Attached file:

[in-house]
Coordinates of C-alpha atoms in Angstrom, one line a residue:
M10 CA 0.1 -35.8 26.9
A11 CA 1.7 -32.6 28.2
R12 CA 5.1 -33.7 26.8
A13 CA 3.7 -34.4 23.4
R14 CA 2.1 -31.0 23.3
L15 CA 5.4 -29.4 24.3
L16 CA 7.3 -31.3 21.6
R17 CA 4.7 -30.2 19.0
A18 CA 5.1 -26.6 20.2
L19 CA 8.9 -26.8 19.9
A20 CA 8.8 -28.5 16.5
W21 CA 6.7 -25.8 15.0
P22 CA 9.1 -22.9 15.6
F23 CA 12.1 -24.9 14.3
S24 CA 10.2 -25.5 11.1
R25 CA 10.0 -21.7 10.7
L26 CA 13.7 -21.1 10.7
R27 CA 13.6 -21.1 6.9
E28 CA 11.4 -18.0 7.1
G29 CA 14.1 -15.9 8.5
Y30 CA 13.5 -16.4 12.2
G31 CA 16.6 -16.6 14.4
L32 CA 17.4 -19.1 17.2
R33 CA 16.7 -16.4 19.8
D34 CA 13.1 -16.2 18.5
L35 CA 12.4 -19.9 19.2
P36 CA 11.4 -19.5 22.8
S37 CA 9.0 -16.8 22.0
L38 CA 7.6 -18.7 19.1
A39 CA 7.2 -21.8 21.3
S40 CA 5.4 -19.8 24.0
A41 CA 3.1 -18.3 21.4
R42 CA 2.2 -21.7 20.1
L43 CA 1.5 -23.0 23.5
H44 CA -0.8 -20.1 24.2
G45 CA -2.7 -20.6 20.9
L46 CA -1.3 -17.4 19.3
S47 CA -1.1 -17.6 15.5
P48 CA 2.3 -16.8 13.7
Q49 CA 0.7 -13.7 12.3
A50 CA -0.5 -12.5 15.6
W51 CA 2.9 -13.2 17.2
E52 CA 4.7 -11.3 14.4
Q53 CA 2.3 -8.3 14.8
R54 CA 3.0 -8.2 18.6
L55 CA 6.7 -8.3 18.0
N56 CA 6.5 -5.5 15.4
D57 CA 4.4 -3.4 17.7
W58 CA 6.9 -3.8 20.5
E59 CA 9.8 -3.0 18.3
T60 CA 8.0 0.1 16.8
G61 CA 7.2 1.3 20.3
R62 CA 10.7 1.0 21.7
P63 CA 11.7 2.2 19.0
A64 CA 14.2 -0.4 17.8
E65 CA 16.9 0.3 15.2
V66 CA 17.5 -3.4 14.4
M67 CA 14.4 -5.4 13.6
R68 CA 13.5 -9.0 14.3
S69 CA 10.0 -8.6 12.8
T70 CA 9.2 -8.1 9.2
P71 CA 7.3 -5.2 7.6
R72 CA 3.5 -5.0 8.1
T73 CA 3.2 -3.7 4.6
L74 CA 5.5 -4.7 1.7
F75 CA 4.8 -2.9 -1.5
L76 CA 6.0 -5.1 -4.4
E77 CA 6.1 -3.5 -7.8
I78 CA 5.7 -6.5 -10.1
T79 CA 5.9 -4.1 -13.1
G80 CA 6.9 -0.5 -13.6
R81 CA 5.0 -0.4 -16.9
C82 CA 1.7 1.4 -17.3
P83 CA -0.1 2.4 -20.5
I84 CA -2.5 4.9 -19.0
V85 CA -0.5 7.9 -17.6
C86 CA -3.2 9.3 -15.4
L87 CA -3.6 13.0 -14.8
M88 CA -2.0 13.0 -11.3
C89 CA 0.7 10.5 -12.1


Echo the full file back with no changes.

[in-house]
Coordinates of C-alpha atoms in Angstrom, one line a residue:
M10 CA 0.1 -35.8 26.9
A11 CA 1.7 -32.6 28.2
R12 CA 5.1 -33.7 26.8
A13 CA 3.7 -34.4 23.4
R14 CA 2.1 -31.0 23.3
L15 CA 5.4 -29.4 24.3
L16 CA 7.3 -31.3 21.6
R17 CA 4.7 -30.2 19.0
A18 CA 5.1 -26.6 20.2
L19 CA 8.9 -26.8 19.9
A20 CA 8.8 -28.5 16.5
W21 CA 6.7 -25.8 15.0
P22 CA 9.1 -22.9 15.6
F23 CA 12.1 -24.9 14.3
S24 CA 10.2 -25.5 11.1
R25 CA 10.0 -21.7 10.7
L26 CA 13.7 -21.1 10.7
R27 CA 13.6 -21.1 6.9
E28 CA 11.4 -18.0 7.1
G29 CA 14.1 -15.9 8.5
Y30 CA 13.5 -16.4 12.2
G31 CA 16.6 -16.6 14.4
L32 CA 17.4 -19.1 17.2
R33 CA 16.7 -16.4 19.8
D34 CA 13.1 -16.2 18.5
L35 CA 12.4 -19.9 19.2
P36 CA 11.4 -19.5 22.8
S37 CA 9.0 -16.8 22.0
L38 CA 7.6 -18.7 19.1
A39 CA 7.2 -21.8 21.3
S40 CA 5.4 -19.8 24.0
A41 CA 3.1 -18.3 21.4
R42 CA 2.2 -21.7 20.1
L43 CA 1.5 -23.0 23.5
H44 CA -0.8 -20.1 24.2
G45 CA -2.7 -20.6 20.9
L46 CA -1.3 -17.4 19.3
S47 CA -1.1 -17.6 15.5
P48 CA 2.3 -16.8 13.7
Q49 CA 0.7 -13.7 12.3
A50 CA -0.5 -12.5 15.6
W51 CA 2.9 -13.2 17.2
E52 CA 4.7 -11.3 14.4
Q53 CA 2.3 -8.3 14.8
R54 CA 3.0 -8.2 18.6
L55 CA 6.7 -8.3 18.0
N56 CA 6.5 -5.5 15.4
D57 CA 4.4 -3.4 17.7
W58 CA 6.9 -3.8 20.5
E59 CA 9.8 -3.0 18.3
T60 CA 8.0 0.1 16.8
G61 CA 7.2 1.3 20.3
R62 CA 10.7 1.0 21.7
P63 CA 11.7 2.2 19.0
A64 CA 14.2 -0.4 17.8
E65 CA 16.9 0.3 15.2
V66 CA 17.5 -3.4 14.4
M67 CA 14.4 -5.4 13.6
R68 CA 13.5 -9.0 14.3
S69 CA 10.0 -8.6 12.8
T70 CA 9.2 -8.1 9.2
P71 CA 7.3 -5.2 7.6
R72 CA 3.5 -5.0 8.1
T73 CA 3.2 -3.7 4.6
L74 CA 5.5 -4.7 1.7
F75 CA 4.8 -2.9 -1.5
L76 CA 6.0 -5.1 -4.4
E77 CA 6.1 -3.5 -7.8
I78 CA 5.7 -6.5 -10.1
T79 CA 5.9 -4.1 -13.1
G80 CA 6.9 -0.5 -13.6
R81 CA 5.0 -0.4 -16.9
C82 CA 1.7 1.4 -17.3
P83 CA -0.1 2.4 -20.5
I84 CA -2.5 4.9 -19.0
V85 CA -0.5 7.9 -17.6
C86 CA -3.2 9.3 -15.4
L87 CA -3.6 13.0 -14.8
M88 CA -2.0 13.0 -11.3
C89 CA 0.7 10.5 -12.1